Milton Berle was television's first superstar and remains one of America's top comedians.
From the Print Edition:
Ron Perelman, Spring 95
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Unlike other performers of that time who smoked in their act, Berle never smoked a cigar on the stage. And he still doesn't, unless the part calls for it.
According to Berle, it took a lot of guts for him at age 13 to stand up to Mama on the cigar-smoking issue. Mama, whose name was Sarah Berlinger, had assumed the guidance of her son's acting career after he had won a tin cup in a Charlie Chaplin contest in Mount Vernon, New York, at age five. From that day on, she was determined to steer him to the top.
It was either that or starve to death.
Moses Berlinger, Sarah's husband and Milton's father, was a nice guy, but totally incapable of supporting a family of seven. In addition to Milton, who was born in 1908, Moses had sired Phil in 1901, Francis in 1904, Jack in 1905 and Rosalind in 1913.
Moses, the son of a German immigrant, was a dreamer, a jack-of-all-trades and master of none. He tried to earn a living doing everything from house painting to selling paint to being a door-to-door salesman to "inventing" chocolate-covered cherries--which had already been invented. But nothing he tried ever worked out.
"We lived in the Bronx and on the Upper East Side of Manhattan in an assortment of crummy flats and brownstones, but there was never enough money to pay the rent," remembered Berle. "We were always having to sneak our furniture and belongings out in the middle of the night and move to a new place. It wasn't until I was fairly grown that I learned that moving could be done in the daytime. I thought it was like sleeping--something you had to do at night."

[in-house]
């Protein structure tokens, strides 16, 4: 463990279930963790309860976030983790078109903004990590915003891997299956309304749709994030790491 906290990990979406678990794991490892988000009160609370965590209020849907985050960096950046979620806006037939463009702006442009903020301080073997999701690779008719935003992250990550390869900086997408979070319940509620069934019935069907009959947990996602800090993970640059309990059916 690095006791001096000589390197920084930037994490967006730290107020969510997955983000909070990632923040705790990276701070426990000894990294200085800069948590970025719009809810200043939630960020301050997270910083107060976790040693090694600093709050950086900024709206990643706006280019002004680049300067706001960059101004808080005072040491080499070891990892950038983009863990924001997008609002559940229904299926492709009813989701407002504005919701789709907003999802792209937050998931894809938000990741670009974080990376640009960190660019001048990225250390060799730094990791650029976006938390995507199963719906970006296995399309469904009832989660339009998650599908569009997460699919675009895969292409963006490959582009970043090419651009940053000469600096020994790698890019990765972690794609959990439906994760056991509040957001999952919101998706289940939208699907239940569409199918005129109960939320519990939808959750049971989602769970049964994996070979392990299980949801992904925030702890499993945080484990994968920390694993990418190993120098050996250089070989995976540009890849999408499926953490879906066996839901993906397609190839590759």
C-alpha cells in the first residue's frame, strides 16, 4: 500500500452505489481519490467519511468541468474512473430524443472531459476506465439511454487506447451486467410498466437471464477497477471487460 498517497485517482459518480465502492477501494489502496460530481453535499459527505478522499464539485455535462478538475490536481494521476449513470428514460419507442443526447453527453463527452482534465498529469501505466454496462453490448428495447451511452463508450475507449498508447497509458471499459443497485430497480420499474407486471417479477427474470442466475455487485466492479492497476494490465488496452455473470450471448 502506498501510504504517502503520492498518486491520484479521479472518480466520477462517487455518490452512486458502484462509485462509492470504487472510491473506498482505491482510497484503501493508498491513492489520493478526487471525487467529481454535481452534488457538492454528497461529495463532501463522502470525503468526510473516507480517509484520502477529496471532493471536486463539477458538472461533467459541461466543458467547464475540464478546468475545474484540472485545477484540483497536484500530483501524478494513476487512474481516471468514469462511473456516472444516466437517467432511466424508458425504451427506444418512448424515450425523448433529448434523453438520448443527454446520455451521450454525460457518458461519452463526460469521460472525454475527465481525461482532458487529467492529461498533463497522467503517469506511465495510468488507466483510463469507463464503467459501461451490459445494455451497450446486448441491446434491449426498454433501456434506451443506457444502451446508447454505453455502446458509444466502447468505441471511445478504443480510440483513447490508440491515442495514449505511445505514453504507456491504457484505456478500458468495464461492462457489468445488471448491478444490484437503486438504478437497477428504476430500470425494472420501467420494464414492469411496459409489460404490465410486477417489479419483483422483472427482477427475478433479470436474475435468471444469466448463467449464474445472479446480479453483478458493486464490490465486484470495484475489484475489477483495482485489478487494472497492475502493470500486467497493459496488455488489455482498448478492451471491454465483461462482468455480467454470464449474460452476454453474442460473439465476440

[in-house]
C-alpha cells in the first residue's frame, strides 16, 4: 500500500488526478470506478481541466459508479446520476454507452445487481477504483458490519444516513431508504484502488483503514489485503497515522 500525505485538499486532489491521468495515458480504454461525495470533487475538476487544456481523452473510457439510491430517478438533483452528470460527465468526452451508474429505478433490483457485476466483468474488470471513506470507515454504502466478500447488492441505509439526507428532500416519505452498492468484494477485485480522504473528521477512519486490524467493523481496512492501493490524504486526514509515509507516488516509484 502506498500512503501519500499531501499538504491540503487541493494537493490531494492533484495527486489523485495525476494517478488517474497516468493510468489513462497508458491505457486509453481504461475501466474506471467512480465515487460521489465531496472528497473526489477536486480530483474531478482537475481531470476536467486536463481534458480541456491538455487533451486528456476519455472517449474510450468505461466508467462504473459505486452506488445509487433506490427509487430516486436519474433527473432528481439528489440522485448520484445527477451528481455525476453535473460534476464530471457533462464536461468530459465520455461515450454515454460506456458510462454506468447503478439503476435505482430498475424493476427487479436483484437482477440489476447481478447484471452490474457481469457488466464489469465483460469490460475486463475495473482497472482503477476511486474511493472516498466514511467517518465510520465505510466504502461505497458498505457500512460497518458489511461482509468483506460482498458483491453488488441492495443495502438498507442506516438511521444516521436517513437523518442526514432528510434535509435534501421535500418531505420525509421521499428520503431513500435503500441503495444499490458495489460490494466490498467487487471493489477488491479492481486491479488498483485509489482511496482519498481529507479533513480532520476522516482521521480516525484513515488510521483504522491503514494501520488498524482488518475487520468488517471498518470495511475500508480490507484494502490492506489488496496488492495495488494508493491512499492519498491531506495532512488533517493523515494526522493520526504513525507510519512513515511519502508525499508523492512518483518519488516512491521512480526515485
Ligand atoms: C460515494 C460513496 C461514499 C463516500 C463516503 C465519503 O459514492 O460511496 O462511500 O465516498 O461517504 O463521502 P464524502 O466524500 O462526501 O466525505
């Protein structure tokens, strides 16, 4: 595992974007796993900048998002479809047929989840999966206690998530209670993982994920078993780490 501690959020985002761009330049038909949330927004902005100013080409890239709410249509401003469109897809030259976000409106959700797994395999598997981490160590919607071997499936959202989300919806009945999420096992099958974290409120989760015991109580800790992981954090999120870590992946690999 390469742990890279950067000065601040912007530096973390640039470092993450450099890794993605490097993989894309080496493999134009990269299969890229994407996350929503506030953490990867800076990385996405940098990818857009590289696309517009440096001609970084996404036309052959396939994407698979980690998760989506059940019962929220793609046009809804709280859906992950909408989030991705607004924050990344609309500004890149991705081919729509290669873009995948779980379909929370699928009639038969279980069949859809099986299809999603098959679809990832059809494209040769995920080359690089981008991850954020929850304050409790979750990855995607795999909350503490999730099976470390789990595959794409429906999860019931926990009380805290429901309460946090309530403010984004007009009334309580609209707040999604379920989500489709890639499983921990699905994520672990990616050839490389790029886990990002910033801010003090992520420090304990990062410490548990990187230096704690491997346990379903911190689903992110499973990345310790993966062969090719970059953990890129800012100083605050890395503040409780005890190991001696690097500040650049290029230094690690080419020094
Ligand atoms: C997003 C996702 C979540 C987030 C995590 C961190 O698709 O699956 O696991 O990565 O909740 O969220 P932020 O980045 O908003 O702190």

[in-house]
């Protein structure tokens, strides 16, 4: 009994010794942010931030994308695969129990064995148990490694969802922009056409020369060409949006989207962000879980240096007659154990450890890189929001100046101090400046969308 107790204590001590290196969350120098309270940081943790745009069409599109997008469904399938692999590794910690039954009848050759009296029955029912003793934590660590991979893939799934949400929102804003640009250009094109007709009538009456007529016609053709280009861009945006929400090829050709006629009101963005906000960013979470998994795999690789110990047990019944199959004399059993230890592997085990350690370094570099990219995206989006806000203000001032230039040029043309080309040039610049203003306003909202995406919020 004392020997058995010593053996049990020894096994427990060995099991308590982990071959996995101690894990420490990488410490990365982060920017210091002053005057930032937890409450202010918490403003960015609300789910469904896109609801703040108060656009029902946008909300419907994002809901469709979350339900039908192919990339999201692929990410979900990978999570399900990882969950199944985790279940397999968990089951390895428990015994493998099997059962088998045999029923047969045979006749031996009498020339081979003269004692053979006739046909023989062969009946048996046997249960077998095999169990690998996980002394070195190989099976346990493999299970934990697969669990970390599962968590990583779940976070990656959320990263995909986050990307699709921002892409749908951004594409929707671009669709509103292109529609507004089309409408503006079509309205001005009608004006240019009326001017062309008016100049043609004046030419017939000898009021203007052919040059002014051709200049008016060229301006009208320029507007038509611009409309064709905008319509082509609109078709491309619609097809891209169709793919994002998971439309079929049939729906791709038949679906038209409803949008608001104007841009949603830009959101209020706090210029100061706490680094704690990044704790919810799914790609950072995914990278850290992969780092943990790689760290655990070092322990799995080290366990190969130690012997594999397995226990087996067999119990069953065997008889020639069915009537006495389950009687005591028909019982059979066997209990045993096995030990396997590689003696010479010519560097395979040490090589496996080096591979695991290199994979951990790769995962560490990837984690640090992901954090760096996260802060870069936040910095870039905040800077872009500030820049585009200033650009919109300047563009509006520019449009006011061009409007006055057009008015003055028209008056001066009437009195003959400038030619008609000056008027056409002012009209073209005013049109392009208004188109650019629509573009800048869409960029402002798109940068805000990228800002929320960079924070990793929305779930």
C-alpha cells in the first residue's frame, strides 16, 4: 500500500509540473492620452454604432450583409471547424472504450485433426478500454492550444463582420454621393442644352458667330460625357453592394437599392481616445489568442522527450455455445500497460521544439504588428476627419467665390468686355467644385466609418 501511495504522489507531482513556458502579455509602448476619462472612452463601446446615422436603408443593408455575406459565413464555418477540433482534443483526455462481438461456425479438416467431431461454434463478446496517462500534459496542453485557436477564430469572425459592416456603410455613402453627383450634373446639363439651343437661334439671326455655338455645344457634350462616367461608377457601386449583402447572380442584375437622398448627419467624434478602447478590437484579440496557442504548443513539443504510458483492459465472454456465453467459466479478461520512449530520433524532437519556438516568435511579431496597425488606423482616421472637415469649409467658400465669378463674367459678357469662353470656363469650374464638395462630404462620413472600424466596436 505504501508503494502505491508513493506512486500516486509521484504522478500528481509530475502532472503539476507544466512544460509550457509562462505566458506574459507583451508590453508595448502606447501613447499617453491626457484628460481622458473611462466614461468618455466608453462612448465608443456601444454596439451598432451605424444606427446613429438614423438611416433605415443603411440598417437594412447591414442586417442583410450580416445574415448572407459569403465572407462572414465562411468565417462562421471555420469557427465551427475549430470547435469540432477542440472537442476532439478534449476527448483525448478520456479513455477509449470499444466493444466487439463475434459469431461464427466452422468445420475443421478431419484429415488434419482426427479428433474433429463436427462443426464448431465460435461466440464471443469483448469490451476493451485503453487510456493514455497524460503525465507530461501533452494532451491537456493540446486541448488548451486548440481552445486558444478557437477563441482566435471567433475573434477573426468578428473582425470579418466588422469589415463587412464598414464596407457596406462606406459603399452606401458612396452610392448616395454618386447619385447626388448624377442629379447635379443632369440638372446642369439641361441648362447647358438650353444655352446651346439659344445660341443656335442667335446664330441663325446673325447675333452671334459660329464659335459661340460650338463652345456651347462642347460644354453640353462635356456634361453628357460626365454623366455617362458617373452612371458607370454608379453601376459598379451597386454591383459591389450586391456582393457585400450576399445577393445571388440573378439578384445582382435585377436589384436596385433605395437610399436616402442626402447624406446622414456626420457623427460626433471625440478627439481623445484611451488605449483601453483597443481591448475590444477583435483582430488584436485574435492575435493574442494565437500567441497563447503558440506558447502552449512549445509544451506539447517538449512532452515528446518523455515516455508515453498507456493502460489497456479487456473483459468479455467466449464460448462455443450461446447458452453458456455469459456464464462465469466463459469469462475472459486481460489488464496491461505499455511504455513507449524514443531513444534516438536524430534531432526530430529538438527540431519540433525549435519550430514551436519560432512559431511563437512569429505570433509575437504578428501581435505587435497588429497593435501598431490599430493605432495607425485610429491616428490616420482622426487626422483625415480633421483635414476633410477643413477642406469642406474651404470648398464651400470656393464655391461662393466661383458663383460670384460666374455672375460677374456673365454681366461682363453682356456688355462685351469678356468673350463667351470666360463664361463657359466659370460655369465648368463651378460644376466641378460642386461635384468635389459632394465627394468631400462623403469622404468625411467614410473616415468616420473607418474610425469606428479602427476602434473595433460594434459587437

So after Milton won the Chaplin contest, Mama Berle decided that the only way to achieve wealth, security and happiness was to make her youngest son into a star, either in vaudeville or films. She had wanted to be a performer herself, but her family wouldn't hear of it. "So after she married my father and had a lot of kids, she was determined to become a performer through me," claimed Berle. "Why me and not my older brothers? I guess because she thought I was the cutest."
Although by 1913 the film business was already starting to move west to Hollywood, where the weather was more conducive to outdoor shooting, there were still plenty of picture companies making their headquarters in New York and New Jersey. Famous Players-Lasky was on 56th Street between Sixth and Seventh avenues; Keystone, Vitagraph, Essanay and Fox were working out of shacks and cow barns in the Bronx, Brooklyn and Astoria; and Pathé, which produced the highly successful weekly serial, "The Perils of Pauline," starring Pearl White, was located in Fort Lee, New Jersey.
For some reason, Mama decided that Fort Lee was the place to start her son's picture career.
"Where Mama got her information from--she certainly didn't read Variety in those days--I don't know," said Berle. "But when she heard that Pathé was looking for a boy my age to be in a serial with Pearl White, she played sick from the department store where she was working to keep bread on the table and schlepped me over to Jersey on the Fort Lee ferry at the crack of dawn. Because we were the first ones there, I got the job. I played a little boy who gets thrown from a moving train and is rescued by Pearl White. When the director told me that was my part, I was scared stiff. I thought they really were going to throw me off a moving train. But when the moment of truth came, they threw a bundle of rags off the train instead of me."
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